Client access over SOAP was all over the map, with security provided through proprietary XML elements or HTTP Basic Authorization rather than via WSSE (Web Services Security Extensions) 1.0. IBM was the standards-based standout here, though its SOAP producer support of Web services is provided separately, over WebSphere Application Server, and a developer must take advantage of IBM's support for WSSE 1.0. We were disappointed by the other vendors' lack of standards support, but most said they would do better in future versions. We did enjoy the flexible SOAP APIs provided by MetaMatrix, XAware and Ipedo, which let us create specific SOAP operations on a per-query basis and perform ad hoc queries using a standard SOAP operation. Ipedo required us to include XQuery, an XML-based human-readable query syntax derived from XPath 2.0, while the others let us submit straight SQL 92-compliant queries. We like SOAP's flexibility and hope to see support in other offerings sooner rather than later.
Caching capabilities also set products apart. We were most pleased with Composite's model, which includes automated invalidation on a user-configurable basis, and found IBM's use of MQTs (materialized query tables) simple and effective. MQTs are RDBMS tables that mirror a data source's structure but reside on the EII server, making queries and general access to that table faster. Caching support and maturity seemed to fall in line with the products' RDBMS versus XML origins: RDBMS products support caching far better than products on the XML side. XAware supports caching, for a fee (do you see a theme here?), but the configuration must be defined manually in a configuration file and then associated using an esoteric setting in a dialog cleverly hidden in the administrative console.
Ipedo's caching capabilities are similar to XAware's, using an XML collection or document in much the same way IBM or Composite use an RDBMS table. XAware provides caching of XML only and does not allow for direct caching of SQL result sets; this functionality is provided by shoving a SQL result set into an XML document and caching the XML. XAware says it will provide full support of SQL result set caching in a September release. MetaMatrix's caching is limited to small lookup tables, making caching larger tables a real pain, involving proprietary SQL extensions within queries. Cincom does not provide any caching, though the company says it could offer such capabilities with its professional services ... for a fee.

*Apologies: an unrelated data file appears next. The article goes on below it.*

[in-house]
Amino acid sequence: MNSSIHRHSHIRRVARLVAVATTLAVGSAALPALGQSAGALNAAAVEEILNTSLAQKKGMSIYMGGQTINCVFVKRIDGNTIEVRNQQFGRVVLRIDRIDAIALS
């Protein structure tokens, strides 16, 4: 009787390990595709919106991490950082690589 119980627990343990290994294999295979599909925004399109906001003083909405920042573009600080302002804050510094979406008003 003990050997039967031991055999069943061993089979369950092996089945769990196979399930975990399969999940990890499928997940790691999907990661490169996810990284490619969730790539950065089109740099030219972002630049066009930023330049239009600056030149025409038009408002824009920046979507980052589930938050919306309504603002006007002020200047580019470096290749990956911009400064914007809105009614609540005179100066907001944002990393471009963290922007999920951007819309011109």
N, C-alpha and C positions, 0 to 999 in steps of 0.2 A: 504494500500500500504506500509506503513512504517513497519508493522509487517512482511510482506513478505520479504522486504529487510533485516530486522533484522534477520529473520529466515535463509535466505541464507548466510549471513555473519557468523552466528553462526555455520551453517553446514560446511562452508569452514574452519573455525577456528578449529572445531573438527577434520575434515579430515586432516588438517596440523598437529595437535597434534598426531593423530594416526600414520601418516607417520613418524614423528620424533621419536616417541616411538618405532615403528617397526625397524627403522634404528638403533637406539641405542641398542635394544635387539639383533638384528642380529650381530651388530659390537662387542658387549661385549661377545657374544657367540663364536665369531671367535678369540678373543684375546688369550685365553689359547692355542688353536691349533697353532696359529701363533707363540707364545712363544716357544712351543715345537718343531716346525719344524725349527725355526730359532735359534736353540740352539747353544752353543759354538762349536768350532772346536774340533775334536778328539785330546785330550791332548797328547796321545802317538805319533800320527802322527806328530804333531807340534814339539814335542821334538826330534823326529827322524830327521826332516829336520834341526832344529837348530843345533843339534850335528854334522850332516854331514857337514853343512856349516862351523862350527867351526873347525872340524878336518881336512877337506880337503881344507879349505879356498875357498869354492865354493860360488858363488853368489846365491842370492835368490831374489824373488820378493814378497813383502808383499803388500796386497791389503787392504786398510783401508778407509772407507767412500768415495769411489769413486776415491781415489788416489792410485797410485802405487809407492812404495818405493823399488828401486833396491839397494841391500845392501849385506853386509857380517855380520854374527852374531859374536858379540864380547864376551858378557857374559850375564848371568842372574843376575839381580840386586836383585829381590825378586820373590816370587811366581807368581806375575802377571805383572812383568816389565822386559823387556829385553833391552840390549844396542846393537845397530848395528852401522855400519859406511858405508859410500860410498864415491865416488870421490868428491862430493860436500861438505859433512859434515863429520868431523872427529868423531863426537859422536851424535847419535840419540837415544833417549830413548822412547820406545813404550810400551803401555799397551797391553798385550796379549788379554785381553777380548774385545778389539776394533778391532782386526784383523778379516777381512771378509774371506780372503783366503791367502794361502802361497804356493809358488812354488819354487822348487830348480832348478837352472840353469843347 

For some products, notably those from Composite and Snapbridge, caching was easy to manage and let us automate cache invalidation, forcing a refresh of the data from its original source. Other products offer this capability but require manual creation of job schedules using cron or Windows scheduler. Snapbridge provides an interesting twist on caching that requires its proprietary XML-based XRAP language to indicate which cache a particular query result would be stored in--one minute, two minute, five minute, one hour. Composite and IBM simply cache results and let individual cache contents be invalidated.
Riddle Us This
We discovered that though some products (Composite's and IBM's) provide exemplary--and automated--support for query optimization, others (Ipedo's, Snapbridge's and XAware's) do not optimize queries at all, and MetaMatrix's architecture requires manual manipulation of queries to eke the best performance out of the system. Composite and IBM offer detailed query plans, and we were pleased with IBM's explanation of the join algorithms available. The architecture of the XML-based products makes it nearly impossible for them to take advantage of native database capabilities to join disparate sources, though XAware does provide basic optimizations, such as query-join blocking and push-down. Mechanisms for trimming down result sets in Snapbridge and Ipedo to reduce load on databases are somewhat painful, requiring the creation of XQuery code (Ipedo) and XSL (Snapbridge) to do what Composite and IBM do easily.
As you may have guessed, Composite Information Server (CIS) takes our Editor's Choice award, with IBM's DB2 Information Integrator (DB2II) coming in second. MetaMatrix made a decent showing as well. See our pricing chart for the product's list pricing as configured for our tests.